If we had to single out one player who’s responsible for Boston’s switching effectiveness, it’s Al Horford. The 6-10 power forward has some of the best footwork and basketball instincts in the league. He often renders pick-and-rolls useless thanks to his ranginess and agility, and his teammates trust him to contain guards when they need him to.
Here’s a recent example of the team’s ability to switch on and off the ball. There were four different switches/switchbacks on this play, including Horford jumping out on Buddy Hield and stymieing his drive:
That play exemplifies how Boston’s positional interchangeability has tightened the screws on opponents’ 3-point chances. Foes are shooting just 31 percent from deep (second-best in the league) and hitting just 7.7 triples per 100 possessions. It’s no wonder the Celtics haven’t yielded more than 94 points in a game during their six-game winning streak.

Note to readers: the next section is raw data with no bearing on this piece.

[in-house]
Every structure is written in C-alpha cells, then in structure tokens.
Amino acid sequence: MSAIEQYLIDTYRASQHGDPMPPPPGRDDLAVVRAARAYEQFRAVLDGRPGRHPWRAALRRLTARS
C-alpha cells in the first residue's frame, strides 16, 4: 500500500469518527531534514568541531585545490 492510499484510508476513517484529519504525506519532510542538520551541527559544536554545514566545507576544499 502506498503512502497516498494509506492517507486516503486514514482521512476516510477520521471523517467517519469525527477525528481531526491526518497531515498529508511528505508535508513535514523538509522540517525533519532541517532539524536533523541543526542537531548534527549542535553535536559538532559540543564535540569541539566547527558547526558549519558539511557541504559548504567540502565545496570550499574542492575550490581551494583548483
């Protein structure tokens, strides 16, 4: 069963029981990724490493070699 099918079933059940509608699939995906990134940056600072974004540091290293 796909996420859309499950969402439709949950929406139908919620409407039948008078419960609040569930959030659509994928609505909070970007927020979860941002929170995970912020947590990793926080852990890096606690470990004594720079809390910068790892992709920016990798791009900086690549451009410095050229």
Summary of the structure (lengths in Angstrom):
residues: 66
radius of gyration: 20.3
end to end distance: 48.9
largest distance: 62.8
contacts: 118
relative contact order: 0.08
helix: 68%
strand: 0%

The Shamrocks’ collective defensive mindset is also apparent in little details like transition hustle and rebounding. For the most part, Boston has sprinted back on fast breaks to pursue the ball. That not only limits easy layups, but it also cuts down on putbacks from opponents. Thanks in part to ball-hawking guards like Smart and Rozier, the Celtics are hauling in 37.7 defensive rebounds per 100 possessions and holding opponents to 8.7 offensive boards.
We didn’t necessarily expect the Celtics to be terrible on defense; they were in the middle tier last year. They had to incorporate some new faces, including Irving, so we didn’t anticipate elite stoppage, but that’s exactly what we’ve seen so far. Irving is playing the best defense of his career, the young role players are executing within the system, and Horford is the ingredient that makes things run so smoothly.
It’s still early, and there’s no guarantee Irving and Co. will keep up the energy and overachievement. However, this half-dozen-game stretch is encouraging evidence to suggest Boston could keep itself in the Eastern Conference hunt.
More NBA Coverage
- Boston’s youngsters stepping up in absence of Gordon Hayward
- Al Horford continues to wear many hats for Boston
- How Boston’s offense can help Kyrie Irving without Gordon Hayward